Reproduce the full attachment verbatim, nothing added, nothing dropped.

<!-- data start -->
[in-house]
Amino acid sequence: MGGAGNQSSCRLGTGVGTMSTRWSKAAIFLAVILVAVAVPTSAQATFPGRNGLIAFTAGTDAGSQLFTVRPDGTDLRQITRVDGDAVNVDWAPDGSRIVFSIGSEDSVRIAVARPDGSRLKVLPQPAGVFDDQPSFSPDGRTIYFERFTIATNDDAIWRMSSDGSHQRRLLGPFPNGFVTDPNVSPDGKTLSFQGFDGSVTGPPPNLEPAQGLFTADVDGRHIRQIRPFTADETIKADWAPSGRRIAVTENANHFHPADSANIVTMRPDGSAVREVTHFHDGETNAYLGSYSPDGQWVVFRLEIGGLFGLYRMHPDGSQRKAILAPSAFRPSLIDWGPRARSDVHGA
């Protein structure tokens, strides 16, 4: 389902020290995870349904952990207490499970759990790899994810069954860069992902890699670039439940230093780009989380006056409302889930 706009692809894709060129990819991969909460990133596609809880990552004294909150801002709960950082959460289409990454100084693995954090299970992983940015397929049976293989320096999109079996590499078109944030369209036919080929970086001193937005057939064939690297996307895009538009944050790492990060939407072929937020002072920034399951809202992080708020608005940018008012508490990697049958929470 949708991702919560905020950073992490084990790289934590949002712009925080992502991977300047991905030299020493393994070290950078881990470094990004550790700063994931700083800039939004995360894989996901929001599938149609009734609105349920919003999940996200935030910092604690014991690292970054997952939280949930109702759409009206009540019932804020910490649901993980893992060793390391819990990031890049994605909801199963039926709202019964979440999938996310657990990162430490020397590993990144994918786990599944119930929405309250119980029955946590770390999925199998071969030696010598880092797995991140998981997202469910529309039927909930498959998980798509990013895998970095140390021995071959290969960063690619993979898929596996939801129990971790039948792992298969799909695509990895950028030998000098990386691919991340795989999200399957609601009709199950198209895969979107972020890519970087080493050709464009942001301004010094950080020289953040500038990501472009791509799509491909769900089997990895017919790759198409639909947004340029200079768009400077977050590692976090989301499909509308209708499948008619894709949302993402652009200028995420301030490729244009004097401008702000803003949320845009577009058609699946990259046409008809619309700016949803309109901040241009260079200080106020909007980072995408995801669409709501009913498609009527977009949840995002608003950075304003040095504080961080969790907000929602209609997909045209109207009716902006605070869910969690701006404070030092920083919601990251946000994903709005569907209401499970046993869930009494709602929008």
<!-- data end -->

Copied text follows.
[in-house]
Amino acid sequence: MGGAGNQSSCRLGTGVGTMSTRWSKAAIFLAVILVAVAVPTSAQATFPGRNGLIAFTAGTDAGSQLFTVRPDGTDLRQITRVDGDAVNVDWAPDGSRIVFSIGSEDSVRIAVARPDGSRLKVLPQPAGVFDDQPSFSPDGRTIYFERFTIATNDDAIWRMSSDGSHQRRLLGPFPNGFVTDPNVSPDGKTLSFQGFDGSVTGPPPNLEPAQGLFTADVDGRHIRQIRPFTADETIKADWAPSGRRIAVTENANHFHPADSANIVTMRPDGSAVREVTHFHDGETNAYLGSYSPDGQWVVFRLEIGGLFGLYRMHPDGSQRKAILAPSAFRPSLIDWGPRARSDVHGA
């Protein structure tokens, strides 16, 4: 389902020290995870349904952990207490499970759990790899994810069954860069992902890699670039439940230093780009989380006056409302889930 706009692809894709060129990819991969909460990133596609809880990552004294909150801002709960950082959460289409990454100084693995954090299970992983940015397929049976293989320096999109079996590499078109944030369209036919080929970086001193937005057939064939690297996307895009538009944050790492990060939407072929937020002072920034399951809202992080708020608005940018008012508490990697049958929470 949708991702919560905020950073992490084990790289934590949002712009925080992502991977300047991905030299020493393994070290950078881990470094990004550790700063994931700083800039939004995360894989996901929001599938149609009734609105349920919003999940996200935030910092604690014991690292970054997952939280949930109702759409009206009540019932804020910490649901993980893992060793390391819990990031890049994605909801199963039926709202019964979440999938996310657990990162430490020397590993990144994918786990599944119930929405309250119980029955946590770390999925199998071969030696010598880092797995991140998981997202469910529309039927909930498959998980798509990013895998970095140390021995071959290969960063690619993979898929596996939801129990971790039948792992298969799909695509990895950028030998000098990386691919991340795989999200399957609601009709199950198209895969979107972020890519970087080493050709464009942001301004010094950080020289953040500038990501472009791509799509491909769900089997990895017919790759198409639909947004340029200079768009400077977050590692976090989301499909509308209708499948008619894709949302993402652009200028995420301030490729244009004097401008702000803003949320845009577009058609699946990259046409008809619309700016949803309109901040241009260079200080106020909007980072995408995801669409709501009913498609009527977009949840995002608003950075304003040095504080961080969790907000929602209609997909045209109207009716902006605070869910969690701006404070030092920083919601990251946000994903709005569907209401499970046993869930009494709602929008």